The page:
The PhD can offer some distinct lifestyle benefits. In this post is by Cassandra Wardle. Cassandra is a PhD student in the Griffith University School of Environment, the HDR representative for Griffith University, and an intern at the Australian Academy of Science. You can find Cassandra on LinkedIn at https://www.linkedin.com/in/cassandrawardle/ Cassandra has lived through her fair … Continue reading Loving the PhD life
Are we seeing a new moral panic brew around reading? When I was growing up, in the 70s and 80s, TV had been around for more than a generation, but the early 80s saw the glorious invention of the videotape machine. No longer at the mercy of the TV Networks and their schedules, my generation … Continue reading The ghost of the ideal scholar
In Australia, enrolling in a Masters by research (or 'MPhil') it is a relatively common pathway to a PhD, but how hard is it to achieve the 'upgrade'? This post is by Jonathan O’Donnell, who has spent most of his career in universities, helping academics to find funding for their research. His doctoral research looks … Continue reading Upgrading from Masters to PhD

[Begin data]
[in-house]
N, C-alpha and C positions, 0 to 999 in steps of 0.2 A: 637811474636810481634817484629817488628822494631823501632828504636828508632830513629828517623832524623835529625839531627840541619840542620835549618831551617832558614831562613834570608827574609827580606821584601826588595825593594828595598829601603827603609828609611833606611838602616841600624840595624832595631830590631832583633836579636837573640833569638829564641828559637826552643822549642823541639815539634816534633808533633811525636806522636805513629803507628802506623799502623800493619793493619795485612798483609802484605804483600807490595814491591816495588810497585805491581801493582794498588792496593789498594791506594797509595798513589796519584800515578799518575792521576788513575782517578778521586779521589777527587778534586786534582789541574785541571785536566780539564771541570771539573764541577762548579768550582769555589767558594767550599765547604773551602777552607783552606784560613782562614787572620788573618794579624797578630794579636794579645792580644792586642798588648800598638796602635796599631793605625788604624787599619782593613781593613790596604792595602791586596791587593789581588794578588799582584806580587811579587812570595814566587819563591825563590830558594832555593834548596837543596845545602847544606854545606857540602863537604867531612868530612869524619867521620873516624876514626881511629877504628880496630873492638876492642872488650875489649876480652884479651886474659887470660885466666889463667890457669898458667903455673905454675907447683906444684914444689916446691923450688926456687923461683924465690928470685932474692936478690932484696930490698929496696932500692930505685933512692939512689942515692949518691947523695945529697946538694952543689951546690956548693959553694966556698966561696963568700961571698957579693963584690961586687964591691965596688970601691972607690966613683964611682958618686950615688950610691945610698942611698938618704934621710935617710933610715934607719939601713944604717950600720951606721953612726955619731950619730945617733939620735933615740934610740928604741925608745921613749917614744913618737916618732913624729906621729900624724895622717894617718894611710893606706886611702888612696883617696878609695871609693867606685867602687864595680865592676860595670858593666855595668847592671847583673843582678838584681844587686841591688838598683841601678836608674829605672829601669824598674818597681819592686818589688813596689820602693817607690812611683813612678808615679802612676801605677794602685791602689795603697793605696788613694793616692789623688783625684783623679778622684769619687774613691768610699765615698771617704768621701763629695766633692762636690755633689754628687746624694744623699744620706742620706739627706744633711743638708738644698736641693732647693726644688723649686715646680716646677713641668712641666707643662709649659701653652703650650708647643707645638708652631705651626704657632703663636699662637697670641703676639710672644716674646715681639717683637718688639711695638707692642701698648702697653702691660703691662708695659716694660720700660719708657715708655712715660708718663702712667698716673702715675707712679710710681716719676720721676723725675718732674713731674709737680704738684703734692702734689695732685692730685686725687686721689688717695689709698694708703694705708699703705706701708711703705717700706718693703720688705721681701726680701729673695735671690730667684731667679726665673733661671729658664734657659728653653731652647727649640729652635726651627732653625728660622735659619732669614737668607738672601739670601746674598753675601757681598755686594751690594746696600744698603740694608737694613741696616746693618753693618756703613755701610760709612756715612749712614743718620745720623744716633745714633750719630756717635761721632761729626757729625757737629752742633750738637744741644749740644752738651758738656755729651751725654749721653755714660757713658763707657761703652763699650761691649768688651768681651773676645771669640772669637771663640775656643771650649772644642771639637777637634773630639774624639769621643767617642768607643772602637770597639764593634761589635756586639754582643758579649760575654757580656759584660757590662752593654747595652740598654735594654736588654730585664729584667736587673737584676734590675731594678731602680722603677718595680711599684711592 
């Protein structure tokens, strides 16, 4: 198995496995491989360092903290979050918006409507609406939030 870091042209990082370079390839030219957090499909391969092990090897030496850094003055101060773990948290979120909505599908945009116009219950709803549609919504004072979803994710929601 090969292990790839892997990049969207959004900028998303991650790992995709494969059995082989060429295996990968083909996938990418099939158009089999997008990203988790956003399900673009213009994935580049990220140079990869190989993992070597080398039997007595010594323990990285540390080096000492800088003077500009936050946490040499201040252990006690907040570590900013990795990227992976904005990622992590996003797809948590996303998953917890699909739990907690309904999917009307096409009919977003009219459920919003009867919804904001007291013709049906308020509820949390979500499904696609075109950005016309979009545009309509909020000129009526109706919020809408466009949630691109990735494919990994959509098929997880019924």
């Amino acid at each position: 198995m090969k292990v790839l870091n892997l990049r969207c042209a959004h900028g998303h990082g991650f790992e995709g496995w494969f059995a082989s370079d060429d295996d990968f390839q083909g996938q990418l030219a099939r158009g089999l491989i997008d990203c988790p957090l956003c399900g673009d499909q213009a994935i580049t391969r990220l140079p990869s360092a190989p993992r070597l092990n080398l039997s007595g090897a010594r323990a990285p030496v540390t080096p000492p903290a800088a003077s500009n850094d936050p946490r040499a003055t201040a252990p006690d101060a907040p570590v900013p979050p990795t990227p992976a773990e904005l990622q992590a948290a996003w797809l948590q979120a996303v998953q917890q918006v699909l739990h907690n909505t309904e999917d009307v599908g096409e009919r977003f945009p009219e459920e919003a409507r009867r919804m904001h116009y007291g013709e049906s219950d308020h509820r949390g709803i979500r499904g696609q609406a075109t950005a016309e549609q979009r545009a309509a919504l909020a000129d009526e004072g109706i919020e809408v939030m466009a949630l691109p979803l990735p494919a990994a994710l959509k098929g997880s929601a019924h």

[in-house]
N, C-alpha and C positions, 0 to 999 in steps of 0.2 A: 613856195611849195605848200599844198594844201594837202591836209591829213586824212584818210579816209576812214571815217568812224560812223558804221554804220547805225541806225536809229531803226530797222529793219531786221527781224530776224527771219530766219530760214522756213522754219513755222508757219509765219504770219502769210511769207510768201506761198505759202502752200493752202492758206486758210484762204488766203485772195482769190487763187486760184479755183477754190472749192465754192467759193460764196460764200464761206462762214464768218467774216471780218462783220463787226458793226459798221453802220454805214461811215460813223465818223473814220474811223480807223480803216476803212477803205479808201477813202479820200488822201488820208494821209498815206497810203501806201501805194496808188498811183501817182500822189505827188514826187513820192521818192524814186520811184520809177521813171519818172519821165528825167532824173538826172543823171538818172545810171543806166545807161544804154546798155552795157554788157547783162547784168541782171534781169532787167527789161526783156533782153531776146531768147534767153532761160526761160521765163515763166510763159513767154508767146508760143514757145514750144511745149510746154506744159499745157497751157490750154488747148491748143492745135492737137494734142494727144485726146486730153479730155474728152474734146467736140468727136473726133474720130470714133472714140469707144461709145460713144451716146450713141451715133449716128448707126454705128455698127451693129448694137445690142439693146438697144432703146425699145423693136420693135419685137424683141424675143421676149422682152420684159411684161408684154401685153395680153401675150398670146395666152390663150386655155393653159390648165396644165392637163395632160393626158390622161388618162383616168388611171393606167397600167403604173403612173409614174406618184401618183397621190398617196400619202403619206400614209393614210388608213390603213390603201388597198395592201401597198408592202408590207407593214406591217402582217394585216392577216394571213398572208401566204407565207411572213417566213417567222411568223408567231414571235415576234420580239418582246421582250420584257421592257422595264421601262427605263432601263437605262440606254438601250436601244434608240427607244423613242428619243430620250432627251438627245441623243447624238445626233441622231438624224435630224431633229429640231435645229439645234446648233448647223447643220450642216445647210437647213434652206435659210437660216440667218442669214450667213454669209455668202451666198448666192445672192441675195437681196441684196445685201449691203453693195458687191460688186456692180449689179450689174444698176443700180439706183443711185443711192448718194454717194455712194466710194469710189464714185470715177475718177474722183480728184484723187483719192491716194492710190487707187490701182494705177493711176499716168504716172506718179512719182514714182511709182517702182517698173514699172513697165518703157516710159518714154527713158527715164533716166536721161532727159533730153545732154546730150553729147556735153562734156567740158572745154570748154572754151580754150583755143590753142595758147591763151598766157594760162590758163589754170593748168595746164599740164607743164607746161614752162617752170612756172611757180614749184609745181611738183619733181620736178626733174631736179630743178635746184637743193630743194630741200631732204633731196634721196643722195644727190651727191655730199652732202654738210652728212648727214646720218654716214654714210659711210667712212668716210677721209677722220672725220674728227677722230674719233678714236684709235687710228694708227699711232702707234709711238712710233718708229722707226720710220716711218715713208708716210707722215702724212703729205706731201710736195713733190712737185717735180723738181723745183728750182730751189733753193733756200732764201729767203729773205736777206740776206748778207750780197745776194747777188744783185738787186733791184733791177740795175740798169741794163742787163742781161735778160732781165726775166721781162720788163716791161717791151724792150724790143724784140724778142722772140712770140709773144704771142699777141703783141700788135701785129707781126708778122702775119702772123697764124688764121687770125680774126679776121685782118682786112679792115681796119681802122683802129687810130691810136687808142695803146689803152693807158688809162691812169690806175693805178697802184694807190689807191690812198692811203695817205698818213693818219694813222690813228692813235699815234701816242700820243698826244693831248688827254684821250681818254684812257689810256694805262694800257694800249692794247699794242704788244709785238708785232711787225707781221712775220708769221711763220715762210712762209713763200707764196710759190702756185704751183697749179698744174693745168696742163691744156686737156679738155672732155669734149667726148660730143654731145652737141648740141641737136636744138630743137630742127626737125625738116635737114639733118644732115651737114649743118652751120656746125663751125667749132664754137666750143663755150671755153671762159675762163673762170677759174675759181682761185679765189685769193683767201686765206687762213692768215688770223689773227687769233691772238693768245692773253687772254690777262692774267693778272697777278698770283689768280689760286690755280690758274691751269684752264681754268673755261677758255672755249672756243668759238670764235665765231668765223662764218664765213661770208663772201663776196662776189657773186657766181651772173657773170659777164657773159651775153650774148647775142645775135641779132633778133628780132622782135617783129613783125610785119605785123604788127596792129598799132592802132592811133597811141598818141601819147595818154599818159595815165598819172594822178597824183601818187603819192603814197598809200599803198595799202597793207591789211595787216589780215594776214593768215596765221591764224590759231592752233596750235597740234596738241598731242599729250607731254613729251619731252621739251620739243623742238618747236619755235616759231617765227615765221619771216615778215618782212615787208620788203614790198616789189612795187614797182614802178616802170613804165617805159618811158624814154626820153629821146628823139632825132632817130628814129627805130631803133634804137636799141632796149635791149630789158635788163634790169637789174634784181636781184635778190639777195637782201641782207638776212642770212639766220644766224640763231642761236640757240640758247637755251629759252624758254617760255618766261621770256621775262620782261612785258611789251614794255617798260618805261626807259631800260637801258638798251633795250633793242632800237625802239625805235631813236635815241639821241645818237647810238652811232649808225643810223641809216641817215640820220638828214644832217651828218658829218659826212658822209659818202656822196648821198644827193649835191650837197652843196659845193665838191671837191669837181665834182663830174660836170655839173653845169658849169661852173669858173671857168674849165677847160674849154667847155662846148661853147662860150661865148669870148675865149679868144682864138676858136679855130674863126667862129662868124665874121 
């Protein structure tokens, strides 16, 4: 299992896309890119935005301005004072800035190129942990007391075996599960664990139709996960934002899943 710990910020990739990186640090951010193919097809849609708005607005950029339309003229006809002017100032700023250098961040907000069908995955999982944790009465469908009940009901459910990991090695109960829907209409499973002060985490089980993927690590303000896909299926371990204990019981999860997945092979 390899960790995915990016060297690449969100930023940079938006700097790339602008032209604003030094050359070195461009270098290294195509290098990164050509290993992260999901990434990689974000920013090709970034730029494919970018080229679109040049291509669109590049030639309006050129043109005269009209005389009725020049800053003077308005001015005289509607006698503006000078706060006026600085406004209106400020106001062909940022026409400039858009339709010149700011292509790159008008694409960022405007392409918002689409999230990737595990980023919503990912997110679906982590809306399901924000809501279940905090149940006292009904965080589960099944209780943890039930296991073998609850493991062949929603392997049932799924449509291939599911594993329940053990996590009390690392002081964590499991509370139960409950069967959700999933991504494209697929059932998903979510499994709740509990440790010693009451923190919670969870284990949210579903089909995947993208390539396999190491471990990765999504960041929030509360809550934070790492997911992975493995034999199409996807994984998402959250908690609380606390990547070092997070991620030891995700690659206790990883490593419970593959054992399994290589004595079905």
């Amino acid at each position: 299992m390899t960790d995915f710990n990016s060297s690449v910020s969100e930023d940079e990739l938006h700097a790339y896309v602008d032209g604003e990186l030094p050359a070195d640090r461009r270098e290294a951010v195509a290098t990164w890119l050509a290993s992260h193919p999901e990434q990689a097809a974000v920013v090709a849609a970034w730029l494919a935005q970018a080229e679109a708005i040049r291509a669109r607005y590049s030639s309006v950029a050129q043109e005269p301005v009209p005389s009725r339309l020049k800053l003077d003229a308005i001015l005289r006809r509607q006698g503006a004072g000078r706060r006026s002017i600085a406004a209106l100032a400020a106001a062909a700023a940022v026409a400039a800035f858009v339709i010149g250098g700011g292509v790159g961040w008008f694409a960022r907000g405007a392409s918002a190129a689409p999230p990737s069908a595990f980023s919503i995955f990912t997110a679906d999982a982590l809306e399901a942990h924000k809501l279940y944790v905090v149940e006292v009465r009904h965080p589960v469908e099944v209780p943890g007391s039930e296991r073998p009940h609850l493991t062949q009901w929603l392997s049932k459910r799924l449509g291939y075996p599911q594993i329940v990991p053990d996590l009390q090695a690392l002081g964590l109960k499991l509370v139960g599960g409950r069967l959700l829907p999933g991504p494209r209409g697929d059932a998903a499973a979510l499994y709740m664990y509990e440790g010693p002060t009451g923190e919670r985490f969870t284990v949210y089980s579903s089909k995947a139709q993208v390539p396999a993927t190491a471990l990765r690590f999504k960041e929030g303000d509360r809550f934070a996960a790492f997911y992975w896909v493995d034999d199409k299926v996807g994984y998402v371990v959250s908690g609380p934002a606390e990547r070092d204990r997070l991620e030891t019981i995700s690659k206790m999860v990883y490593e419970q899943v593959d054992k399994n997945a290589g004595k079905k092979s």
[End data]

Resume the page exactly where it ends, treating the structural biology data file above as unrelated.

This blog post is another in a series towards developing ideas for the new book I am writing with my ANU colleague Shaun Lehmann and Katherine Firth of the Research Voodoo blog. "Your academic writing trouble and how to fix it" was born of our frustration at reading the strange comments supervisors sometimes write on … Continue reading Why it’s important to be exactly certain about how much you don’t know.
Is academia too Fast? In 2011, I wrote a piece called Slow academia in which I mused: "If you think about it, a thesis or dissertation is the epitome of Slow. Even if you finish in speedy fashion you are unlikely to turn one out in less than three years. Over those years you have … Continue reading Slow Academia is for the privileged – but then, isn’t all academia?